Could you summarize the main benefits of LDAP as a directory solution?There are many solutions to every problem. Some solutions are obviously better than others and they are widely used for that reason. LDAP was just one solution for a directory implementation. Some people insist that Sony’s BetaMax was a better solution than VHS–unfortunately for them, it just didn’t catch on. The main benefit of using LDAP as a directory solution is the same reason people use VHS now. There might be something better out there but people haven’t heard of it, therefore it gets no support and defeats the idea of having a centralized directory solution in place. Bigger and better things out there might exist but if they stand alone and don’t play well with others, they just don’t fit into the overall goals of your environment.If you deploy any of the LDAP implementations that exist today, you instantly have applications that can tie into your directory with ease. Because of this reason, what used to be a large scale integration project becomes something that can actually be accomplished. I’m way into standards. I guess LDAP was simple enough for everyone to implement and just caught on. If LDAP existed in the same form it does today but another directory solution was more accepted, maybe I’d be making arguments against using LDAP.Please read the rest of the interview at LinuxPlanet.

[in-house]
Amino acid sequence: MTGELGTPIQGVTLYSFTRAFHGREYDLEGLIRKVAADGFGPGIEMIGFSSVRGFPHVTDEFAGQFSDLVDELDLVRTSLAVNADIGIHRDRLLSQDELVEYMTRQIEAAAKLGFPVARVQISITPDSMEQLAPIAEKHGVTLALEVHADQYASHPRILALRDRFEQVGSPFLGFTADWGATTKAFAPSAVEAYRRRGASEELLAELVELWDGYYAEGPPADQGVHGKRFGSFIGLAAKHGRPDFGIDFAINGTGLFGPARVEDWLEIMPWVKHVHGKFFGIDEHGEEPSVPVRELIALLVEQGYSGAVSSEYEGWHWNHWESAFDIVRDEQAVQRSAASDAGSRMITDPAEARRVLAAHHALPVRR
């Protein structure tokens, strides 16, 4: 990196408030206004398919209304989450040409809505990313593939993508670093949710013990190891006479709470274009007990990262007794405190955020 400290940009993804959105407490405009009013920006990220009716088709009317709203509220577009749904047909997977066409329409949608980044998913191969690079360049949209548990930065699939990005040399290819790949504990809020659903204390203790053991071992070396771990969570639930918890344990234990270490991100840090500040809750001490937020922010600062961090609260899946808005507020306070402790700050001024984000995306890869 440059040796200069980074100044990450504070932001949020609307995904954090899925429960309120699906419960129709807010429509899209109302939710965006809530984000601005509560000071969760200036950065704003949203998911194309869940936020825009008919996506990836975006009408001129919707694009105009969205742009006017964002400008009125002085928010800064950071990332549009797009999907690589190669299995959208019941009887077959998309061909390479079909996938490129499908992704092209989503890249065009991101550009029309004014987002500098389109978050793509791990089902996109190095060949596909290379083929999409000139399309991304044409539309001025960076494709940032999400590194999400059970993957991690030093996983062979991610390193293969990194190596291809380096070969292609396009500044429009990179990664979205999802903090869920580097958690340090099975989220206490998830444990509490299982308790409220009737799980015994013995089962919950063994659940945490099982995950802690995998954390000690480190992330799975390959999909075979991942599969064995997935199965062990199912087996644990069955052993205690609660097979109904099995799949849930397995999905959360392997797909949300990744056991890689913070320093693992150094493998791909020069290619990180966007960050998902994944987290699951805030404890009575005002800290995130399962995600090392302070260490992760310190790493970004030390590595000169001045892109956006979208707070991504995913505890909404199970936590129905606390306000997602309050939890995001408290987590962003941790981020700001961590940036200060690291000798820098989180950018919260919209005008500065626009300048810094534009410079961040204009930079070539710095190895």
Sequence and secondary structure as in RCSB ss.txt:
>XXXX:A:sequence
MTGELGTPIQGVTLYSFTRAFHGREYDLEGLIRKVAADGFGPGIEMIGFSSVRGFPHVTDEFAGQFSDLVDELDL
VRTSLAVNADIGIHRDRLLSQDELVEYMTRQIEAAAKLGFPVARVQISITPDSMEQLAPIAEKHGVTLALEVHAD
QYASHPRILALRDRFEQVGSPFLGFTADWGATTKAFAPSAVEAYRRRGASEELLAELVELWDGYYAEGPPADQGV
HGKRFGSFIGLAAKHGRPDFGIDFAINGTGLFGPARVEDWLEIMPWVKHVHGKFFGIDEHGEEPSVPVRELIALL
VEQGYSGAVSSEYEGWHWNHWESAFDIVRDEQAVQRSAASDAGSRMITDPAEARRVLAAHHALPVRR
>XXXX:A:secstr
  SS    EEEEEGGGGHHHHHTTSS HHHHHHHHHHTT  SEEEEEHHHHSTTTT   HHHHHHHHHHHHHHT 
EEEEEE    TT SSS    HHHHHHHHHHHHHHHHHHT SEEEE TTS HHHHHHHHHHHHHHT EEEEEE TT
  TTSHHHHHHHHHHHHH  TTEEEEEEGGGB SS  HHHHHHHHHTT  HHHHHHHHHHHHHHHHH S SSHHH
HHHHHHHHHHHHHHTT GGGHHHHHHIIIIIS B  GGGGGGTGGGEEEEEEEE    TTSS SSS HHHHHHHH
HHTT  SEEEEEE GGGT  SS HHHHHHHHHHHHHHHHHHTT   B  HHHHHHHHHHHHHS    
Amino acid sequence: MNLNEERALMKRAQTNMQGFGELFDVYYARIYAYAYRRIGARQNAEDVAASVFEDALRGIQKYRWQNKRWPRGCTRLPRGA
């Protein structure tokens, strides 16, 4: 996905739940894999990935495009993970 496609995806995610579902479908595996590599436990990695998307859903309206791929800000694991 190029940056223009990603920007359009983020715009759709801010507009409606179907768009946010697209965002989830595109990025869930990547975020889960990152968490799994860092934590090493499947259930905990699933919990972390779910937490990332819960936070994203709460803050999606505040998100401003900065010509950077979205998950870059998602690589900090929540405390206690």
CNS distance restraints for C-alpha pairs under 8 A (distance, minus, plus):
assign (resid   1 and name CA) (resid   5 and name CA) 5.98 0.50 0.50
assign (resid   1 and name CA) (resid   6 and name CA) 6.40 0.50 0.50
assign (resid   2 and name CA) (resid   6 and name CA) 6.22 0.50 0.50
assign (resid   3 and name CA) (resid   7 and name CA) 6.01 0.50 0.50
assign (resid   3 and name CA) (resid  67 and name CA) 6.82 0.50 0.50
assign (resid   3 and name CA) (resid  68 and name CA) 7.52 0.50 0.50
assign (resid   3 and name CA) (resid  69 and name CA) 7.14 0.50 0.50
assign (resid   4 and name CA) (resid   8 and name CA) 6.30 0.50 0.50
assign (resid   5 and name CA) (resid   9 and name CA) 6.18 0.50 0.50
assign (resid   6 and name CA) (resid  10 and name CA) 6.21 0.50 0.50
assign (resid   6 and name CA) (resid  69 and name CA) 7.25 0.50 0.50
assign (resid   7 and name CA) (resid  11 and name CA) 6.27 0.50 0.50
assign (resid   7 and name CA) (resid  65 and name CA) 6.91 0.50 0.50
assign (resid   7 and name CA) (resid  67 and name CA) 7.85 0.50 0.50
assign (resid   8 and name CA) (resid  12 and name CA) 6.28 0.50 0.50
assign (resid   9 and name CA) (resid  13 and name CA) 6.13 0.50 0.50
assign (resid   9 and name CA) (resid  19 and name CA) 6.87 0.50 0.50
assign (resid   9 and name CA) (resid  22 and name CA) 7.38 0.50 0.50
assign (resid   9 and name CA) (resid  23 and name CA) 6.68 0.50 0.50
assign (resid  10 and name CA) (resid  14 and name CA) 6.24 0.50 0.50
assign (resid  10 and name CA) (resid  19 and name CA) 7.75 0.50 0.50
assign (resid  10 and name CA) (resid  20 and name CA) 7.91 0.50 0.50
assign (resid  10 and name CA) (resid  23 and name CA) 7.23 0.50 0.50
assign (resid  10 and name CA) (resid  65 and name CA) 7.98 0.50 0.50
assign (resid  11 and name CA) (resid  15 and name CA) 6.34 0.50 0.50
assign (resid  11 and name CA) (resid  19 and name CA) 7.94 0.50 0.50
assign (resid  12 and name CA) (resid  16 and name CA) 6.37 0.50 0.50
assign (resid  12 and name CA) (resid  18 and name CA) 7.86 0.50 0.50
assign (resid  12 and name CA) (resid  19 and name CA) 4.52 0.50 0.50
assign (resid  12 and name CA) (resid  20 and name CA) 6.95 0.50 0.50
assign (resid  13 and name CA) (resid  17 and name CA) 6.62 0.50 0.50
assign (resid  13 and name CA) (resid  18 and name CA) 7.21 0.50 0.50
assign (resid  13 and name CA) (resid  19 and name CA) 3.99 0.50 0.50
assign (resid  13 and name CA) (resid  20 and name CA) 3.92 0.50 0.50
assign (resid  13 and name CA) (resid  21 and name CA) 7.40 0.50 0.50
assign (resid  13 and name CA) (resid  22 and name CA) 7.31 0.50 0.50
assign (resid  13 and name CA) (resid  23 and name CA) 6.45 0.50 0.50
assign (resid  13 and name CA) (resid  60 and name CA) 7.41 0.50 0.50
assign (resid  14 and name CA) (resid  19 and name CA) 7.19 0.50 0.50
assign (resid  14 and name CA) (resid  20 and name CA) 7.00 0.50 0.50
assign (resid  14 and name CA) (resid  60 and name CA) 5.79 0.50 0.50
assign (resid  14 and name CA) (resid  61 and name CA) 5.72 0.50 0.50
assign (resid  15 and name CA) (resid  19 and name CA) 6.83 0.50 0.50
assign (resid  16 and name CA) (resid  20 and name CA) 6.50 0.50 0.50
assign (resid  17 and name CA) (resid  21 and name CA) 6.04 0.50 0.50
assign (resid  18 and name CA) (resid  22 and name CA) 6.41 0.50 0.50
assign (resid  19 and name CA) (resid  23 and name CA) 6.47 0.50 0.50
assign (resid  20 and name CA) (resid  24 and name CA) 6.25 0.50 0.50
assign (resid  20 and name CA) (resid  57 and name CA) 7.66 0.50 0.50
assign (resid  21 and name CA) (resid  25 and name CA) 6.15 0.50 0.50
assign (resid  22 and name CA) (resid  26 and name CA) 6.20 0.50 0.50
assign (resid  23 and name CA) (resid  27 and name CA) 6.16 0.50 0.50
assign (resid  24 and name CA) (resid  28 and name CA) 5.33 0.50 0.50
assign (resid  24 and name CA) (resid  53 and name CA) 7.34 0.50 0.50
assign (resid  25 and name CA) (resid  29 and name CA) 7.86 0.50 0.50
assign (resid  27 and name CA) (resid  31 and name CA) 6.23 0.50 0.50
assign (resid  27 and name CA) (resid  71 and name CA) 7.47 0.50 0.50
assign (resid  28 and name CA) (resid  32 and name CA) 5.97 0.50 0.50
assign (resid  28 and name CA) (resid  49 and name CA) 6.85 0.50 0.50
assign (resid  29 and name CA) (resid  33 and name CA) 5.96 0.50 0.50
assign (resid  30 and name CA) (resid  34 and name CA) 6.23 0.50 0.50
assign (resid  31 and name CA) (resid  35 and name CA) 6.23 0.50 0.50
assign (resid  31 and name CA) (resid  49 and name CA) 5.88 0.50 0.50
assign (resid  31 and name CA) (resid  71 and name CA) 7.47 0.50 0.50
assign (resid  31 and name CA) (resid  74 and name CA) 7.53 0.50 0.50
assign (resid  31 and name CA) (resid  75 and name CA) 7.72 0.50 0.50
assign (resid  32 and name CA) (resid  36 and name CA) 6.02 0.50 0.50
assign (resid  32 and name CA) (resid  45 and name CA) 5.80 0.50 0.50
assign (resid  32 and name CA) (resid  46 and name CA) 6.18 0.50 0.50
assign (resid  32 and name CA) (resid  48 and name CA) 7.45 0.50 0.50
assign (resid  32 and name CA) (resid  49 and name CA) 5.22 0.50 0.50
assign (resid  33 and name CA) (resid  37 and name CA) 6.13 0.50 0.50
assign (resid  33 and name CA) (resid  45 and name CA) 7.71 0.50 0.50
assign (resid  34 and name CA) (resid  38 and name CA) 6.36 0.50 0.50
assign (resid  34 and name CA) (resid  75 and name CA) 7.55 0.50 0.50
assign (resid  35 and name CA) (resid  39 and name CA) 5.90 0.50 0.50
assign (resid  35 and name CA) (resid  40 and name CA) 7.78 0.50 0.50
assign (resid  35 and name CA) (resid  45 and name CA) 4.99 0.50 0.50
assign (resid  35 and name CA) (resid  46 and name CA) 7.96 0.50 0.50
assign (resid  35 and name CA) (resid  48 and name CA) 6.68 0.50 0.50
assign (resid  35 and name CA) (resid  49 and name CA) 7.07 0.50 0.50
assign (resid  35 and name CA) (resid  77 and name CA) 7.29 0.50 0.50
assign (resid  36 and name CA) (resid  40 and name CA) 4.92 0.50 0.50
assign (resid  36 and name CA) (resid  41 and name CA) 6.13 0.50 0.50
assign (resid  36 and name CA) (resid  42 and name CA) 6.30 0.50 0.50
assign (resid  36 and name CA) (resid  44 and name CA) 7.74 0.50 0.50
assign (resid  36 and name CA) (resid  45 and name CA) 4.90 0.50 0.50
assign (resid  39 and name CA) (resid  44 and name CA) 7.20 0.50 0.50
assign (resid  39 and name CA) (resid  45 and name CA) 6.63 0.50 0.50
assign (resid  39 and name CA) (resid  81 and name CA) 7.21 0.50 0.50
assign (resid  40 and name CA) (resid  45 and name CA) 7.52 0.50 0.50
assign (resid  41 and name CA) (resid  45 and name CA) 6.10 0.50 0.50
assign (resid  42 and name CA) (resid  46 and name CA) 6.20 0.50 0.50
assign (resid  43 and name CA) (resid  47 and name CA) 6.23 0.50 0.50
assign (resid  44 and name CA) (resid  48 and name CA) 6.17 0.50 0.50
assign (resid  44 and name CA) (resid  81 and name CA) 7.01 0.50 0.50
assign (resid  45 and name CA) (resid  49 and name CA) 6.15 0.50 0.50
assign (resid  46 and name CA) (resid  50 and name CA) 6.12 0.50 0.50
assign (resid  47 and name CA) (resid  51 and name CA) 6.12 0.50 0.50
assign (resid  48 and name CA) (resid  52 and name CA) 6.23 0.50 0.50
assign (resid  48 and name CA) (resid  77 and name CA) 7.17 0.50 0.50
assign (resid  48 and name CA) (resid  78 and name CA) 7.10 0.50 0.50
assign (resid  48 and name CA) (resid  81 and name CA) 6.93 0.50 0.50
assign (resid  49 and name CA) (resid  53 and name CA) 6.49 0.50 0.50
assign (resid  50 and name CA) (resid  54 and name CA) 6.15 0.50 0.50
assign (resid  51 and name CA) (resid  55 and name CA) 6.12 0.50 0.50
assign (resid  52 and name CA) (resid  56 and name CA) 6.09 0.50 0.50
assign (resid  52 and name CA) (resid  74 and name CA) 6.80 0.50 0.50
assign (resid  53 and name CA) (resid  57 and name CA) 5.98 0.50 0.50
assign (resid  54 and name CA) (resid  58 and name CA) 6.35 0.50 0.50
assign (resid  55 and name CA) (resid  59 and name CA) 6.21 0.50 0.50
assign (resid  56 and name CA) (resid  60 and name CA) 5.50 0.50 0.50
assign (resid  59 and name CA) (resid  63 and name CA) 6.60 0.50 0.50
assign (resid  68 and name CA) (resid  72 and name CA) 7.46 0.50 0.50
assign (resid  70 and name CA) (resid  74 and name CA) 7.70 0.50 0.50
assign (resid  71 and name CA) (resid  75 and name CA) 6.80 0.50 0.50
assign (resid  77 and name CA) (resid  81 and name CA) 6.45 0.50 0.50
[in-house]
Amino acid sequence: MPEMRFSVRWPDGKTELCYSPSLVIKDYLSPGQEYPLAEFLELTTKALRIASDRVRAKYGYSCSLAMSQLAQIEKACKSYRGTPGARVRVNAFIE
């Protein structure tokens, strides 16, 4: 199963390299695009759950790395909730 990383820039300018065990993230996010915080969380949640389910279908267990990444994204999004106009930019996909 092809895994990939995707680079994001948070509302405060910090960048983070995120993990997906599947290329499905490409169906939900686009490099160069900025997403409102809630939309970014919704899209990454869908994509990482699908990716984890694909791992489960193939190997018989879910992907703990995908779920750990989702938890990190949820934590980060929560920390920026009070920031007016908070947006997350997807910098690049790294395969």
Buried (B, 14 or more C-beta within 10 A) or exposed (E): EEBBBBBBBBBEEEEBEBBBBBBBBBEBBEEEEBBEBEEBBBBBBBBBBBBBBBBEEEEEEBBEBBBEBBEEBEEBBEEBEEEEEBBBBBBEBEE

My latest article over at Free Software Magazine is available. This time, I’m looking at the role of free software in development, both of free and proprietary applications. I discuss the benefits of free software and the pitfalls of proprietary solutions. Here’s an extract of the intro: